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International Monetary Fund. European Dept.
This 2021 Article IV Consultation determines that Kosovo’s people and its economy experienced a return to a certain degree of normality in 2021. Increased vaccination rates allowed a relaxation of stringency measures, supported mobility, and created the conditions for a resumption of diaspora travel. The fiscal response to the pandemic has been broadly adequate. Moreover, fiscal policy needs to return to a supportive stance in 2022. Focus, composition, and transparency of public spending needs strengthening including supporting economic resilience. While the objective to intensify vaccinations is both appropriate and commendable, intended policy actions under the “Economic Revival Program” need to be better defined, new social transfer programs should be more targeted, and the growth of existing transfers needs to be contained. Kosovo’s intentions to reduce carbon emissions are commendable. A credible climate and environment mitigation strategy should be centered around carbon pricing, while allocating its proceeds to investment in green projects and to mitigate the impact of higher energy prices on vulnerable households.
International Monetary Fund. African Dept.
This paper presents Central African Republic’s (CAR) 2023 Article IV Consultation and Request for a 38-Month Arrangement under the Extended Credit Facility (ECF). The ECF-supported program will help meet CAR’s protracted balance of payments needs, sustain priority spending on basic public services in health and education, and provide a policy framework to advance key reforms. The program is part of a coordinated effort by international financial institutions that aims to support the people of CAR and avert a humanitarian crisis. The program contains important governance safeguards for the use of IMF resources. Continued financial and technical support from development partners remains critical to the program’s success. Given its high risk of debt distress and limited revenue base, CAR will have to continue its effort to mobilize grants to finance its economic needs. Close cooperation with international partners on humanitarian assistance is also essential for supporting the population. CAR’s economic program will continue to be supported by the implementation of policies and reforms agreed among the Central African Economic and Monetary Community regional institutions, which notably aim at supporting an increase in regional net foreign assets and which are ultimately critical to program’s success.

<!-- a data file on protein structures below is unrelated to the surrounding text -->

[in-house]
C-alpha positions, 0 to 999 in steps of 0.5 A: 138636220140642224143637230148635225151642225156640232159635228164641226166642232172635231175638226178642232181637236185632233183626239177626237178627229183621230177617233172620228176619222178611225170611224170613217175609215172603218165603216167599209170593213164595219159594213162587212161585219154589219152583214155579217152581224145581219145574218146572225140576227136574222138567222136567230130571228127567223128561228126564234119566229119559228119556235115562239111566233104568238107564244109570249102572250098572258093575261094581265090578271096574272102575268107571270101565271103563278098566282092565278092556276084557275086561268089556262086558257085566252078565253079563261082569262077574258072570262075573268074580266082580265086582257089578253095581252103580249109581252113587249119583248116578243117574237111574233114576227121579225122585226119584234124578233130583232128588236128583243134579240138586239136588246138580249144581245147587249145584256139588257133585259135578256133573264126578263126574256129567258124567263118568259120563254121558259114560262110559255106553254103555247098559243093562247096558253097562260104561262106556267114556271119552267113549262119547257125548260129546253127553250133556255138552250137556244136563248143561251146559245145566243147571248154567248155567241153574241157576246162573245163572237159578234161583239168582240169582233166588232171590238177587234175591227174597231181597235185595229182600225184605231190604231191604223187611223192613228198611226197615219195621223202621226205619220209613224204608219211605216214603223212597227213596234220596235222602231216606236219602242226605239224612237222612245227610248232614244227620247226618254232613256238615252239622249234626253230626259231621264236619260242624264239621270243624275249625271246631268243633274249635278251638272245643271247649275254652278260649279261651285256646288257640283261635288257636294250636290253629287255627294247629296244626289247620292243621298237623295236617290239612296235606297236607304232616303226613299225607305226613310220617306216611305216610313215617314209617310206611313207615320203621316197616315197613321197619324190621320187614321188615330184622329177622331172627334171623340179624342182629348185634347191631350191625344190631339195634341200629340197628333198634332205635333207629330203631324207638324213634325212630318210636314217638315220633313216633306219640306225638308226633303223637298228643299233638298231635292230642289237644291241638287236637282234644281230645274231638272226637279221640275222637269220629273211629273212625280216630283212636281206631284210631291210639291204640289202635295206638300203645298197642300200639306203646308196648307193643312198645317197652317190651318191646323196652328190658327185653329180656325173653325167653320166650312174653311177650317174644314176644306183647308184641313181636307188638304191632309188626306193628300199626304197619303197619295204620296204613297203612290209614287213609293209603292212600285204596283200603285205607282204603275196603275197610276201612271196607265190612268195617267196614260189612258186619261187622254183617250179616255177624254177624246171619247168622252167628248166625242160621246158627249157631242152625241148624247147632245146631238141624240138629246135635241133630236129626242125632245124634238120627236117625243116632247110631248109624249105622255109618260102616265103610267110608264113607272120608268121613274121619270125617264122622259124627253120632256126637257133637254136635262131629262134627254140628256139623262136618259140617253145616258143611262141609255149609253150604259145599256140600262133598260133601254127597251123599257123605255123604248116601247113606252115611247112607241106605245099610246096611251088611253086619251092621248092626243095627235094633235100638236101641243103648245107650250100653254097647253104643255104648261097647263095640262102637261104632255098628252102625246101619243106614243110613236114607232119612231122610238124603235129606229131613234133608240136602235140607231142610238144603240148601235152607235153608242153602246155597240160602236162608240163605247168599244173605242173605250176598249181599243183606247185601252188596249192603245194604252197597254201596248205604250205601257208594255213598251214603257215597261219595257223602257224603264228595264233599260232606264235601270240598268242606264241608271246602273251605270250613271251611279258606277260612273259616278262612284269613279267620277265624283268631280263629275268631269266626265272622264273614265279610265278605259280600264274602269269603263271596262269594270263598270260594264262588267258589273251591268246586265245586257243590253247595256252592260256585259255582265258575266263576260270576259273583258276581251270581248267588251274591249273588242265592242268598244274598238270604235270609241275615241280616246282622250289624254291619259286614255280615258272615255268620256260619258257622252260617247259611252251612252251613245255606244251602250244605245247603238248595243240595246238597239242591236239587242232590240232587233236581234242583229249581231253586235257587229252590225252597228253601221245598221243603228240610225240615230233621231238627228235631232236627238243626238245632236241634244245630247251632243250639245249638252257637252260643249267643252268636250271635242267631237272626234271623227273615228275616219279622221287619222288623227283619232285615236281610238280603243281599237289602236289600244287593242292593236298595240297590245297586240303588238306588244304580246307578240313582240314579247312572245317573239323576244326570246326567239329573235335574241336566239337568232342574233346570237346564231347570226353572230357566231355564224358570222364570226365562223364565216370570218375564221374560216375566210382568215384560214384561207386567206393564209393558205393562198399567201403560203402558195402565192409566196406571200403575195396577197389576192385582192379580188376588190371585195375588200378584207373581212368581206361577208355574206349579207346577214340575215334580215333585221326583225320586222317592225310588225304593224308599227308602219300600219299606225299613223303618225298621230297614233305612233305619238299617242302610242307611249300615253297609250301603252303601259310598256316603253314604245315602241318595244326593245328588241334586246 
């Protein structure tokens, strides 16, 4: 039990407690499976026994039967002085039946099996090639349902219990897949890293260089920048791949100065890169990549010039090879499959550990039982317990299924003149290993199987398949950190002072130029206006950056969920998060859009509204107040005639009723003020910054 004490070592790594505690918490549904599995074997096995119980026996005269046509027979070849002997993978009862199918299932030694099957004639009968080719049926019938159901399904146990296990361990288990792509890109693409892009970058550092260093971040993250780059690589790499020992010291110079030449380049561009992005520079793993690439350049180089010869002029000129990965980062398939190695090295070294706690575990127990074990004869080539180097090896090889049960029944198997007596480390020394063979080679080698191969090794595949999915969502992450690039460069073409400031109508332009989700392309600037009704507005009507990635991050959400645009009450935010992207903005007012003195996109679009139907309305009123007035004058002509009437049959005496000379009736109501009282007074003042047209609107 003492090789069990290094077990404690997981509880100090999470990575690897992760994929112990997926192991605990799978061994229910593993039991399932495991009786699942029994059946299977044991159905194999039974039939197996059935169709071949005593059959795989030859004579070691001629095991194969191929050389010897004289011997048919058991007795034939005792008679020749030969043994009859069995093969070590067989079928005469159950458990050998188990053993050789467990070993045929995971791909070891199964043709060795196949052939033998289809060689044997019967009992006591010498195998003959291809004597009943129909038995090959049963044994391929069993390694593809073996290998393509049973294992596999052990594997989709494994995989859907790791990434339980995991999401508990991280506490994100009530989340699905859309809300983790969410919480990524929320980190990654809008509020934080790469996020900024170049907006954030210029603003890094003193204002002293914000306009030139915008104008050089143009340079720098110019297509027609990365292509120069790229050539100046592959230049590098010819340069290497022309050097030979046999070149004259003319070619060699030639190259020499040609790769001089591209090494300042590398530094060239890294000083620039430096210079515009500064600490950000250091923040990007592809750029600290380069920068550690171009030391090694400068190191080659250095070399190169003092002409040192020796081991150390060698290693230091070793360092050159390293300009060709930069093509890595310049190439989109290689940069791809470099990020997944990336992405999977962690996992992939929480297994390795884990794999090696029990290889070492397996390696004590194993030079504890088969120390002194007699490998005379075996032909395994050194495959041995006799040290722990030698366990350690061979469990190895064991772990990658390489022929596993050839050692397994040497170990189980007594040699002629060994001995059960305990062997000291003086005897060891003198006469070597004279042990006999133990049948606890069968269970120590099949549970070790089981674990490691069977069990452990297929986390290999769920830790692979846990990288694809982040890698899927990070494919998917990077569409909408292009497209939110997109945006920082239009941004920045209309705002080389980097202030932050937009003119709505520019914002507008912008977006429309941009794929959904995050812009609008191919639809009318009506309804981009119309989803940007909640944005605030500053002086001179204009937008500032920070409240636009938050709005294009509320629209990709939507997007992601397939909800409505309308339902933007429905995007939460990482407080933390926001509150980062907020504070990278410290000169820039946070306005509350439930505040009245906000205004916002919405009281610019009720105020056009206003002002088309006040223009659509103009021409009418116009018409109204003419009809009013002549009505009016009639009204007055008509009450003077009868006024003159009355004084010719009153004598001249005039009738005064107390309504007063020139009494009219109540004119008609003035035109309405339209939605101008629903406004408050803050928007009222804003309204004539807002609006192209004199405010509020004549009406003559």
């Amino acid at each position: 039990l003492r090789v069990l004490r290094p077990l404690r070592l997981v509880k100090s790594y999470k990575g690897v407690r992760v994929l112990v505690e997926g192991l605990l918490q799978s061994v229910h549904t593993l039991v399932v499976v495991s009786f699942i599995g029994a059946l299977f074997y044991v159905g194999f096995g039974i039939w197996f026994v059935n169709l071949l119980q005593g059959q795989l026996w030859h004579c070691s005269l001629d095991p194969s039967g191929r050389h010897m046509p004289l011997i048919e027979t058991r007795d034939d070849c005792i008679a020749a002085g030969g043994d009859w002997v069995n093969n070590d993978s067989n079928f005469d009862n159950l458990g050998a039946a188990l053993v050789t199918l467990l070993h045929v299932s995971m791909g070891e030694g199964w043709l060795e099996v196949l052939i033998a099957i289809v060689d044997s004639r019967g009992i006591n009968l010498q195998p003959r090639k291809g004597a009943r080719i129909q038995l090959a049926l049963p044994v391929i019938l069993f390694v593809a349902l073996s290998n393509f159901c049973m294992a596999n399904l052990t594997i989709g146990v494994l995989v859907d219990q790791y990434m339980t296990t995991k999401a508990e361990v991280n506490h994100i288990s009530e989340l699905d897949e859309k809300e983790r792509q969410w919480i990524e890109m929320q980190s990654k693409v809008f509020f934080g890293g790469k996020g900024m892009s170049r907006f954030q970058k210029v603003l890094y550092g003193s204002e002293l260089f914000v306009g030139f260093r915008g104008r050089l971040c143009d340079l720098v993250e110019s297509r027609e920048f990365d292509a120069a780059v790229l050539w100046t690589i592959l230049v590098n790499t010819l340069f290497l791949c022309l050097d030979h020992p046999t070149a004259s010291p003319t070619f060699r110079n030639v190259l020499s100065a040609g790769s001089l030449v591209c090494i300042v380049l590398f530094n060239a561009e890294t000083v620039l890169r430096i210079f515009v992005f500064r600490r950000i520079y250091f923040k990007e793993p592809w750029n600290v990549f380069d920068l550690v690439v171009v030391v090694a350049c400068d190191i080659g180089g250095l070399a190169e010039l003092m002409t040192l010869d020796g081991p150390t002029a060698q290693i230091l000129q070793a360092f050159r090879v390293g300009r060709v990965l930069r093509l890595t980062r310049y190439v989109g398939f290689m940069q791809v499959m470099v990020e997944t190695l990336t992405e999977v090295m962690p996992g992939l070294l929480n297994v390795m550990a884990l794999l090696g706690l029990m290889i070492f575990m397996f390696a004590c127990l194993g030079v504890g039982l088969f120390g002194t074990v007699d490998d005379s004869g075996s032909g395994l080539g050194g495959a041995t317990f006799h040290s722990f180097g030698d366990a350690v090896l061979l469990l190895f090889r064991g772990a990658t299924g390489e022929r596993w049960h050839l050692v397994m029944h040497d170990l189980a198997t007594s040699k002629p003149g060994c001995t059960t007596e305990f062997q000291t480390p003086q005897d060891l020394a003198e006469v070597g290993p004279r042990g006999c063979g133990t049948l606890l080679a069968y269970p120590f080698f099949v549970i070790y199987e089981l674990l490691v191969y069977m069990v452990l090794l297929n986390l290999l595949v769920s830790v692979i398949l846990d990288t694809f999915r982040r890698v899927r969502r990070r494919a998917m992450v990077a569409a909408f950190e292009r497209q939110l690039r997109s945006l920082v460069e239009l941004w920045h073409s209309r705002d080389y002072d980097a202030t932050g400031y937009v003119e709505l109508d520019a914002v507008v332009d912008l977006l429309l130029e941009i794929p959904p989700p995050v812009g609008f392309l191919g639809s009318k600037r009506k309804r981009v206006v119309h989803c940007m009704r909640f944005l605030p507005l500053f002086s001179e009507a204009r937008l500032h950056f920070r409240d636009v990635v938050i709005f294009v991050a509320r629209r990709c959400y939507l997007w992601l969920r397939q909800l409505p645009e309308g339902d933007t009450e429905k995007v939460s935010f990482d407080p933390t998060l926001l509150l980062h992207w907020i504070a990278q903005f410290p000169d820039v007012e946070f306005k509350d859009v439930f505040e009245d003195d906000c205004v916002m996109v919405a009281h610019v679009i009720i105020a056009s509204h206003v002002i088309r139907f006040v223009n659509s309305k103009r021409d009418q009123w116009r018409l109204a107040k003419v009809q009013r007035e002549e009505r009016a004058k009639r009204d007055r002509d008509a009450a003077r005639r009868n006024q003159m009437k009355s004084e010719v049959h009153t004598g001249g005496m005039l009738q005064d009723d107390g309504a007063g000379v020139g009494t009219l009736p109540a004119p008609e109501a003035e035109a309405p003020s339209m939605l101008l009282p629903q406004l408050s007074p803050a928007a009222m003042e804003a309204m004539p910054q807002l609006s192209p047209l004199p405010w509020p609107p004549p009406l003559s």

International Monetary Fund. African Dept.
CAR is on the brink of a humanitarian crisis with acute food insecurity and access to health care drastically impaired. Social tensions have ratcheted up, including strikes in various sectors, on the back of a cost-of-living crisis triggered by the Russian invasion of Ukraine. Political tensions have also escalated from the President’s plans of a third mandate requiring revisions to the constitution. The 2021 suspension of budget support—which deprived the government of 5 percent of GDP in financing—is now constraining, following the erosion of buffers, including the 2021 SDR allocation. The protracted balance of payment need is preventing the authorities from delivering basic public services to an already afflicted population. Against this backdrop, the authorities have requested Fund financing assistance.
International Monetary Fund. European Dept.
Recent developments, outlook, and risks. Kosovo’s economy has continued to perform well, despite a challenging external environment. Real GDP growth moderated to 3¼ percent in 2023 amid subdued external demand. Inflation has decelerated sharply, reaching 2 percent y/y in the first quarter of 2024. Growth is projected to accelerate to 3¾ percent in 2024, driven by domestic demand. Key risks to the outlook include commodity price spikes due to geopolitical tensions, weaker activity in advanced European economies, and an escalation of tensions in northern Kosovo.